His next school could be anywhere, too. Remember, former Ole Miss receiver Van Jefferson used his waiver to play immediately at Florida, which is also in the SEC. So all the schools that could use a 6'3", 225-pound quarterback who can throw and run and would have three years of eligibility remaining probably should make their pitches. Given how many programs chased Fields out of high school, he would be quite coveted if he chose to leave Athens. Here’s a (very) partial list of programs that could need new starting quarterbacks next year: Oklahoma, Ohio State, Florida State, Auburn. Needless to say, he may have some excellent options.
If Fields does leave Georgia, it would end what seemed an odd marriage from the start. Fields originally committed to Penn State but decommitted in June 2017. Four months later, Fields committed to Georgia. When Florida and Florida State’s new coaches made late pushes in December with legitimate pitches of potential freshman playing time, Fields stuck with the Bulldogs even after Fromm, then a true freshman, quarterbacked Georgia to an SEC title and a College Football Playoff berth.
What made Fields’s choice seem less perplexing was that it was basically the same decision Fromm made a year earlier. Fromm signed with the Bulldogs even though former five-star recruit Jacob Eason had finished the 2016 season as Georgia’s starter. Fromm competed for the starting job but ultimately lost out to Eason. But Eason was injured in Georgia’s 2017 season opener, and Fromm took over and never gave the job back. The choice also didn’t seem that different from the one Tua Tagovailoa made signing with Alabama after Jalen Hurts had led the Crimson Tide to the SEC title and the national title game as a true freshman in 2016. We all know how that worked out. (Georgia fans know it all too well.)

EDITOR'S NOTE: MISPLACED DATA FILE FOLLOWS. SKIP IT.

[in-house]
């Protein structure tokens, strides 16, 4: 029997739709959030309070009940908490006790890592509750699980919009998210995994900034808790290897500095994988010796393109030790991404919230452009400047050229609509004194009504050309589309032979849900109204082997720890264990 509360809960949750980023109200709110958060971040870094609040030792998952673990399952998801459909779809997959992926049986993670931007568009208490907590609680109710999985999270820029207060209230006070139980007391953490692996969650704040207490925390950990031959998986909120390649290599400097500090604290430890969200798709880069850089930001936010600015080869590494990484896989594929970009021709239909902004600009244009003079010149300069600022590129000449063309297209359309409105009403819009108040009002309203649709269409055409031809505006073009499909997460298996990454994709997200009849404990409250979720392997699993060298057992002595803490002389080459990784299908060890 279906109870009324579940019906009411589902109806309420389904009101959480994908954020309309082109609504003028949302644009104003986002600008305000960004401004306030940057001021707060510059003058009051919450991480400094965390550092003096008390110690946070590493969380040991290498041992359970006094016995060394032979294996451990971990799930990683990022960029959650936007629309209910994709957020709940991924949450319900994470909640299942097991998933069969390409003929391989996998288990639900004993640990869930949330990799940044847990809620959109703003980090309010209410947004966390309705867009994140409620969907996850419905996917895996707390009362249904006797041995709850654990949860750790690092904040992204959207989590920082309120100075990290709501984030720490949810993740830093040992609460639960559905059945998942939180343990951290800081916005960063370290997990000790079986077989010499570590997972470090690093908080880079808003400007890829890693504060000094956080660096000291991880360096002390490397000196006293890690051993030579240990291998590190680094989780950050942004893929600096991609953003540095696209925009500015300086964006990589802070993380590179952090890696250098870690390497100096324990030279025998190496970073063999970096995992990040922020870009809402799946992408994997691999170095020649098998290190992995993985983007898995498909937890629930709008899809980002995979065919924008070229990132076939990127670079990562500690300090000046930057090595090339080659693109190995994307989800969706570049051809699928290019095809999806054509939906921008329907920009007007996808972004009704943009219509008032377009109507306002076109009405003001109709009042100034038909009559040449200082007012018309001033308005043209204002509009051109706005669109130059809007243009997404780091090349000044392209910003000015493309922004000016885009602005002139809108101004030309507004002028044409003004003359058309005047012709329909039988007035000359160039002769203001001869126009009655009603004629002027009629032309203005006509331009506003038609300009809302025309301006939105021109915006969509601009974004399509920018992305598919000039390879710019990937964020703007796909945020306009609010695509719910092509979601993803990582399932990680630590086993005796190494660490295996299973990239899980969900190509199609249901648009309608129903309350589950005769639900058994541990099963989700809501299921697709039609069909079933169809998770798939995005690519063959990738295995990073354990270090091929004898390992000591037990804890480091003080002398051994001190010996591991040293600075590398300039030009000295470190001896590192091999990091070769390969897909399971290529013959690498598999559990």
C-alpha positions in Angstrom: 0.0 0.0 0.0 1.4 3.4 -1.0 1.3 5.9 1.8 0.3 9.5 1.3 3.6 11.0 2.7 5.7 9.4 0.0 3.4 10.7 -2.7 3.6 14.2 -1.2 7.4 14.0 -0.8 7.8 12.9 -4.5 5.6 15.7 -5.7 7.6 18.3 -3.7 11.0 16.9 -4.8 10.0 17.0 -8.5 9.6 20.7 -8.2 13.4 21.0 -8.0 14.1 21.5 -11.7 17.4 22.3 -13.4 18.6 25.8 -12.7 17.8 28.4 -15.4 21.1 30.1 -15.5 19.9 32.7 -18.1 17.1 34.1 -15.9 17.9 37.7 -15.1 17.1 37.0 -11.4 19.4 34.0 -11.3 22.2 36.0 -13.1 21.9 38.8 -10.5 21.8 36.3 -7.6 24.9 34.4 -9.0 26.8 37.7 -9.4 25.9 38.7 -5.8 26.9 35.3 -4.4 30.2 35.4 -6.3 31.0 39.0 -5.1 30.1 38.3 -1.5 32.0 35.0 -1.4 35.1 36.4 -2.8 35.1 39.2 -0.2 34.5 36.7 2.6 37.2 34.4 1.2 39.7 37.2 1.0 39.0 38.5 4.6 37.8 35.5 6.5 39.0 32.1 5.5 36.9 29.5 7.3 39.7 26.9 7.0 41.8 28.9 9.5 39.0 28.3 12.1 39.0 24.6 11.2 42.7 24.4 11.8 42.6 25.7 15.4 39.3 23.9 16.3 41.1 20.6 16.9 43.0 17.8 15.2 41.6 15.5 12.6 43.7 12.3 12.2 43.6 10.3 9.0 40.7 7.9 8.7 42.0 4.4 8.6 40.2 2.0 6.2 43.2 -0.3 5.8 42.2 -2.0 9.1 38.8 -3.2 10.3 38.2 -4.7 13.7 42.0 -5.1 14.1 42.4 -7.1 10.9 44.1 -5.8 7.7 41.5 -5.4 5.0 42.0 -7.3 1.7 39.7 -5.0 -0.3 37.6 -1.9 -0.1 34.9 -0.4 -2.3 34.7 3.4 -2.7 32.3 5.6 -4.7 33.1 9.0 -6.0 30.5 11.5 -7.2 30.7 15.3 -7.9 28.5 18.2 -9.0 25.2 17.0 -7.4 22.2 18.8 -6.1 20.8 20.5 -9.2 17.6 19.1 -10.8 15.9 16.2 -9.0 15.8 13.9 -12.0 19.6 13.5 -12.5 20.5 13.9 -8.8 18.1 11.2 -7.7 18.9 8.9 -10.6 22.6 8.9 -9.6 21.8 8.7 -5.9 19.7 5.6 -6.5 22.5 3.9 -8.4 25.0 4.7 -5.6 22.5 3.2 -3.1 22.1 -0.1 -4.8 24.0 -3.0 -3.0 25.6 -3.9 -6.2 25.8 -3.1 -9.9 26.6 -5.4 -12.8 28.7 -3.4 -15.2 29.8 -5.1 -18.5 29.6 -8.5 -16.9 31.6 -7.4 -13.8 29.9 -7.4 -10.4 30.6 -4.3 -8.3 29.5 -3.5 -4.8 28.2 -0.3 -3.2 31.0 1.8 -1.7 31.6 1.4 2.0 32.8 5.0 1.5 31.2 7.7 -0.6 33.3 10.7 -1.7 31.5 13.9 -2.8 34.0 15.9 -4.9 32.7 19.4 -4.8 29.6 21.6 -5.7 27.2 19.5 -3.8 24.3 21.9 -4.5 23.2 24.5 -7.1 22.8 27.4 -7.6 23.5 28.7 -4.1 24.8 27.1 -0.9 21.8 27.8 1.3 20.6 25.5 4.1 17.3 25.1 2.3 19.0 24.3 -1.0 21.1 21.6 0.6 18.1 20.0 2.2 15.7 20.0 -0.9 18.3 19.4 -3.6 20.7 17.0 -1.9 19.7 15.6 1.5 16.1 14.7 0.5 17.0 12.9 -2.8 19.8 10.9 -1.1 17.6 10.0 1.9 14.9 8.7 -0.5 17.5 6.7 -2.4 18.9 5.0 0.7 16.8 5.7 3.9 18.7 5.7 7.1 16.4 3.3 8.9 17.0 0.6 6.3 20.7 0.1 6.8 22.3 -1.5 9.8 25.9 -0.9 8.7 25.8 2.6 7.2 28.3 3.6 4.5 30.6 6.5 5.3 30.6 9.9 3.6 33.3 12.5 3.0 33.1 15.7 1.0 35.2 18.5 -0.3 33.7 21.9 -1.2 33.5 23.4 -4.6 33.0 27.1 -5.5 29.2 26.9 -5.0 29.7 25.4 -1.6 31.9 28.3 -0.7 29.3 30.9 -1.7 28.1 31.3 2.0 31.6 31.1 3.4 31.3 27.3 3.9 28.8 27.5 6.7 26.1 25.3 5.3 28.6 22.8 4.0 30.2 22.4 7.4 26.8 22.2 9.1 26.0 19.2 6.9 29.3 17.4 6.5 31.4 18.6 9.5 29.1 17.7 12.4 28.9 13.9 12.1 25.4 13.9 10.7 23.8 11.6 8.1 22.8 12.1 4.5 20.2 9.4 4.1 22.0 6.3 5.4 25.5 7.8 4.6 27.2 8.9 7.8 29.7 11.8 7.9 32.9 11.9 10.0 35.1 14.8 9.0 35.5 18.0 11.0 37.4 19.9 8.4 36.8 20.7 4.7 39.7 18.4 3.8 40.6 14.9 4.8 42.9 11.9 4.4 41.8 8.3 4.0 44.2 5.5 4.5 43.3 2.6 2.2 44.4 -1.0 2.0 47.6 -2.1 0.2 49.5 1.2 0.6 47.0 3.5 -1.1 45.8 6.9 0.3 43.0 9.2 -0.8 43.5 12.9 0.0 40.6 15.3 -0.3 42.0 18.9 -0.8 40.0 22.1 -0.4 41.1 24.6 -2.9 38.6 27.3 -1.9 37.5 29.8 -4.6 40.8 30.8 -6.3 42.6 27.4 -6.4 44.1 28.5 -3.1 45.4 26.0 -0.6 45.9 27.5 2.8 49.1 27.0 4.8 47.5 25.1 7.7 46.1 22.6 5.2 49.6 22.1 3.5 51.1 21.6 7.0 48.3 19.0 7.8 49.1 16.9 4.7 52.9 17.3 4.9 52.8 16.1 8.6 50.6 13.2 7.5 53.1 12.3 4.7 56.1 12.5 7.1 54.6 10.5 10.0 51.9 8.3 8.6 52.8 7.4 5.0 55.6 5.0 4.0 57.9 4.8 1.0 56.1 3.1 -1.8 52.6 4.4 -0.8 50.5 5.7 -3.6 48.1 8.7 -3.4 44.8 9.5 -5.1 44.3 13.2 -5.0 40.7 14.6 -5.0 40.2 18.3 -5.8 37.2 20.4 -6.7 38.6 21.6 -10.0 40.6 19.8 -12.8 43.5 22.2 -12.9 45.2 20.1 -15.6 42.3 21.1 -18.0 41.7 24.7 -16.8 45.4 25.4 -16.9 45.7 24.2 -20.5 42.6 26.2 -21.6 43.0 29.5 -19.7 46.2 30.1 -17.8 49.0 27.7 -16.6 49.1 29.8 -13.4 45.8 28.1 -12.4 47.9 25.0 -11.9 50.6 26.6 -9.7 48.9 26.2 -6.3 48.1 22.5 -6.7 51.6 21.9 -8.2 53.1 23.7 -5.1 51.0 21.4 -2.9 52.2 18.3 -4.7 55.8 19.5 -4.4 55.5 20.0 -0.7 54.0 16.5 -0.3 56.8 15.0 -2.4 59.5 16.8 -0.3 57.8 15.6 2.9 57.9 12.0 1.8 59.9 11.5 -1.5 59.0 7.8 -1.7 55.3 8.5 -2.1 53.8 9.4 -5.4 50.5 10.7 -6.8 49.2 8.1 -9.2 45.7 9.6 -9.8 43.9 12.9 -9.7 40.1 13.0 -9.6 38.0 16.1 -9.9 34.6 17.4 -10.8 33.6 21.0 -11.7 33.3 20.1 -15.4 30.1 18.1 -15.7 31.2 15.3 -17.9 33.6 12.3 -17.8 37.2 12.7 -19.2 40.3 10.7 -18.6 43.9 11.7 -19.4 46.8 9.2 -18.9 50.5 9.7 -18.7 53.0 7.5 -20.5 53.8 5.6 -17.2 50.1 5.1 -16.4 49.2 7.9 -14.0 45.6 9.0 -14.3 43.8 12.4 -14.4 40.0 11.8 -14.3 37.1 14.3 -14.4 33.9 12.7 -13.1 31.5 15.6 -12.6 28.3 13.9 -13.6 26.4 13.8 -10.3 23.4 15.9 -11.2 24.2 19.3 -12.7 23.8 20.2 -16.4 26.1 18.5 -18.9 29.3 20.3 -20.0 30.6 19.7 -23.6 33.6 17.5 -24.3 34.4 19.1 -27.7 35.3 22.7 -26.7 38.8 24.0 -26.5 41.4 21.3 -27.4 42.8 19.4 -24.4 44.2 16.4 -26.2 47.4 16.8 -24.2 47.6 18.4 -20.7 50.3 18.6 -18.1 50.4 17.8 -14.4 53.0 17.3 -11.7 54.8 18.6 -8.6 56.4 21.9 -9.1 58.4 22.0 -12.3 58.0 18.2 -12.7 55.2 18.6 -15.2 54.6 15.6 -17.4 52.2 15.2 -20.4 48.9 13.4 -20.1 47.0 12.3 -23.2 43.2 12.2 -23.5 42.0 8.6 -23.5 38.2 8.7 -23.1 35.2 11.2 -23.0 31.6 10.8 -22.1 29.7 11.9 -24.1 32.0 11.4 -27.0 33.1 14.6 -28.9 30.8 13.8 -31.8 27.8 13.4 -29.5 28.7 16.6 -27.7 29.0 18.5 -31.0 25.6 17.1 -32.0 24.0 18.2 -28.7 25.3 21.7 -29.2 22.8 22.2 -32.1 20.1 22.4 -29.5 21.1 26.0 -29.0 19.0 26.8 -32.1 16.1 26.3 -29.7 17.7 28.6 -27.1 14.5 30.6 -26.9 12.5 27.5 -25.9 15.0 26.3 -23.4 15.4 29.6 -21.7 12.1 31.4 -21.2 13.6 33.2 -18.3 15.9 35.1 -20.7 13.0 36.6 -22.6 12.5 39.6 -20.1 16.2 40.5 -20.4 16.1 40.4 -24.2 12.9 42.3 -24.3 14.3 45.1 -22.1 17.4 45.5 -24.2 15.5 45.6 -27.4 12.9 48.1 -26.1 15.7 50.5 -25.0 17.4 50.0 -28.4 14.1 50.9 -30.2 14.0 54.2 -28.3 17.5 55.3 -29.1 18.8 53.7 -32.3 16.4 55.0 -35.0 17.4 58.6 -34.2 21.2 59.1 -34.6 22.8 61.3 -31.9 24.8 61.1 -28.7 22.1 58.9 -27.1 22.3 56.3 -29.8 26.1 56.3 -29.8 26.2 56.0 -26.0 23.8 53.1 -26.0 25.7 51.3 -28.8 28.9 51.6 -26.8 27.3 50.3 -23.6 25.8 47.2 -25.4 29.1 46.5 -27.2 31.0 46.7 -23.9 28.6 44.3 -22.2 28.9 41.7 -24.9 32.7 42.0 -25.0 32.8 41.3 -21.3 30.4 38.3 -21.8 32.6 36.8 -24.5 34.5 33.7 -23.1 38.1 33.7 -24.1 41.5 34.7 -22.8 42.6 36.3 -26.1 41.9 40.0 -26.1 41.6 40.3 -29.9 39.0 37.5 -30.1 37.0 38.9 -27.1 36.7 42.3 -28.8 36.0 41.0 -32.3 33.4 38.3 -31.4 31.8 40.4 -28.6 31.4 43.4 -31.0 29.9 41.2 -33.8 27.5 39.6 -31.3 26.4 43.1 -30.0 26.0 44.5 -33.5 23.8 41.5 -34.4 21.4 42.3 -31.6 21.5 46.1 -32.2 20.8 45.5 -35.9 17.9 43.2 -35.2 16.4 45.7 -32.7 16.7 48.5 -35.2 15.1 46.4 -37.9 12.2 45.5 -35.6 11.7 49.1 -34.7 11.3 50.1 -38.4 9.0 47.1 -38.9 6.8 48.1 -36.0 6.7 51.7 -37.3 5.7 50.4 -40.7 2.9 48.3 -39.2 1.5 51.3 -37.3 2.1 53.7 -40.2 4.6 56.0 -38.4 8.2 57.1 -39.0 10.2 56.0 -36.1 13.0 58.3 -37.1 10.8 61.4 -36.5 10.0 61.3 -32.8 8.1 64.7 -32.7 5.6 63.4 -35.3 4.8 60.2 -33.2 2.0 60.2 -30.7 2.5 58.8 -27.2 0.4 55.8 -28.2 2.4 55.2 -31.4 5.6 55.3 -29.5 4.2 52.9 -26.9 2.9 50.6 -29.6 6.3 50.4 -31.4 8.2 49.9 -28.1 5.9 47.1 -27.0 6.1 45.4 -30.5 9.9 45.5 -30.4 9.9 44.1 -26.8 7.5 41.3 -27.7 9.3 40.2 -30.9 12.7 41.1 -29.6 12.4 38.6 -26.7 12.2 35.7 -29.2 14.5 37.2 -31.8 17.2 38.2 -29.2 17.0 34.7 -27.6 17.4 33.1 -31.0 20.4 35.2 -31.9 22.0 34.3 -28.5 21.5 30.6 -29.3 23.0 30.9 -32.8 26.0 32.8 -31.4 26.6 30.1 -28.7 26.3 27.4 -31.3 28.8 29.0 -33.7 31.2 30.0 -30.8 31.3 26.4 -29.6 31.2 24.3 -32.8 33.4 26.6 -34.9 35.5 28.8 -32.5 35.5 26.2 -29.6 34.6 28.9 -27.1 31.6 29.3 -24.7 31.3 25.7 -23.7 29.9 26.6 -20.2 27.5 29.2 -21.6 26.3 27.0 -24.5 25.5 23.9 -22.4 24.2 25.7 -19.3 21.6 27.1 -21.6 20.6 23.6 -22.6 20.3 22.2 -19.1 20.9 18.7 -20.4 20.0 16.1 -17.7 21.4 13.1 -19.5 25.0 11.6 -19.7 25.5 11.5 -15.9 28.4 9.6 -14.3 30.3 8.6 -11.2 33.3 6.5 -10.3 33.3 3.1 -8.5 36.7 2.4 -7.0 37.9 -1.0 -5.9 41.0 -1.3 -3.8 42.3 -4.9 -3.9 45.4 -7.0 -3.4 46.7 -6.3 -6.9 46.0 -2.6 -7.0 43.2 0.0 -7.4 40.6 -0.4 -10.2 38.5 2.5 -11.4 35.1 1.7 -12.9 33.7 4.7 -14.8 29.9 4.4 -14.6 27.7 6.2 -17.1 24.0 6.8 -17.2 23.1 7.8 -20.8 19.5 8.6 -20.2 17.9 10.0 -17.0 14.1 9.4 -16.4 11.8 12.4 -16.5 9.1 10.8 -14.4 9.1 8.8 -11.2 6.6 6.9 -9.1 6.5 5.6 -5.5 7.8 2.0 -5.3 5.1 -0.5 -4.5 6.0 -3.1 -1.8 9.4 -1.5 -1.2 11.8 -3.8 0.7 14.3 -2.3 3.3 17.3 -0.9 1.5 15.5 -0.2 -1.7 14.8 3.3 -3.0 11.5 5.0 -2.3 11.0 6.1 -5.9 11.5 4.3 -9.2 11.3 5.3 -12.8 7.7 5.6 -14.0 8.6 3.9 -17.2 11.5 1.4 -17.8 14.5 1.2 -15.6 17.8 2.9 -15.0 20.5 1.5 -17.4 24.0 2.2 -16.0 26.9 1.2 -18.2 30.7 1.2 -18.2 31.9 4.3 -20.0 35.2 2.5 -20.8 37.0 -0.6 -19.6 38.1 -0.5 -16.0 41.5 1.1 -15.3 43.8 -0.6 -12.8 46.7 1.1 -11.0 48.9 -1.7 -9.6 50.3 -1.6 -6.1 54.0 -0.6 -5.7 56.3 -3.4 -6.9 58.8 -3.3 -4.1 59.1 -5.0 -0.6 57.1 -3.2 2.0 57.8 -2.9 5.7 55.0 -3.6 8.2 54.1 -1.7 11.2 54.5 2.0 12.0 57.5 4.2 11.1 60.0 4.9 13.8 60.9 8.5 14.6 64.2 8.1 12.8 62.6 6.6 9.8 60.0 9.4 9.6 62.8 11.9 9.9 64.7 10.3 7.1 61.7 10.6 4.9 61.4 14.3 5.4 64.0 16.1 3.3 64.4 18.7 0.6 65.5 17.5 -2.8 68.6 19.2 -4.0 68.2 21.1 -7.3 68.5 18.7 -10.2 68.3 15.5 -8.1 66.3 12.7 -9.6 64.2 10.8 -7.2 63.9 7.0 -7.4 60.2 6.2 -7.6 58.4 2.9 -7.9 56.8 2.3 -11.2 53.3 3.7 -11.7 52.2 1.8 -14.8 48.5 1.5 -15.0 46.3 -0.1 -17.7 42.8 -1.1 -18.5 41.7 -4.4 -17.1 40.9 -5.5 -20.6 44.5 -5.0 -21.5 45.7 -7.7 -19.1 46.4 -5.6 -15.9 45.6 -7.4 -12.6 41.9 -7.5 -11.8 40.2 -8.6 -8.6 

But the idea that lightning would strike twice seemed far-fetched. It also didn’t take into account that Fromm was not Eason. Fromm continued to assert his control of the job. He was one of the nation’s most efficient quarterbacks this season. He ranked No. 6 in the nation in yards per attempt (9.3) and threw 27 touchdown passes against five interceptions. Fields occasionally played when the game was in doubt—usually in a Wildcat role—but most of his action came running the second-team offense at the end of blowouts.
But Georgia coaches did try to get Fields into games until the season’s end. And if some of his last action was intended to prevent a transfer, then Georgia’s penultimate offensive possession of the 35–28 SEC Championship loss to Alabama may go down as one of the most fruitless drives in school history if Fields decides to leave. With Fromm playing possibly the game of his career and the score tied at 28 and 5:19 remaining, Georgia coaches sent Fields out with the offense. He rushed for a yard on the play. Four plays later, Georgia faced fourth-and-11 at the 50. Fields was inserted with the punt team to run a fake, but he only gained two yards.
If that’s the last snap Fields plays for Georgia, it probably would leave a bitter taste for all parties involved. But it might not necessarily harm either party. Georgia would be thin behind QB1, but Fromm has proven to be an excellent starter for the Bulldogs. Meanwhile, leaving wouldn’t necessarily doom Fields to a disappointing career. The past two Heisman Trophy winners (Baker Mayfield, Kyler Murray) were quarterbacks who left their original schools after their true freshman seasons. They turned out O.K.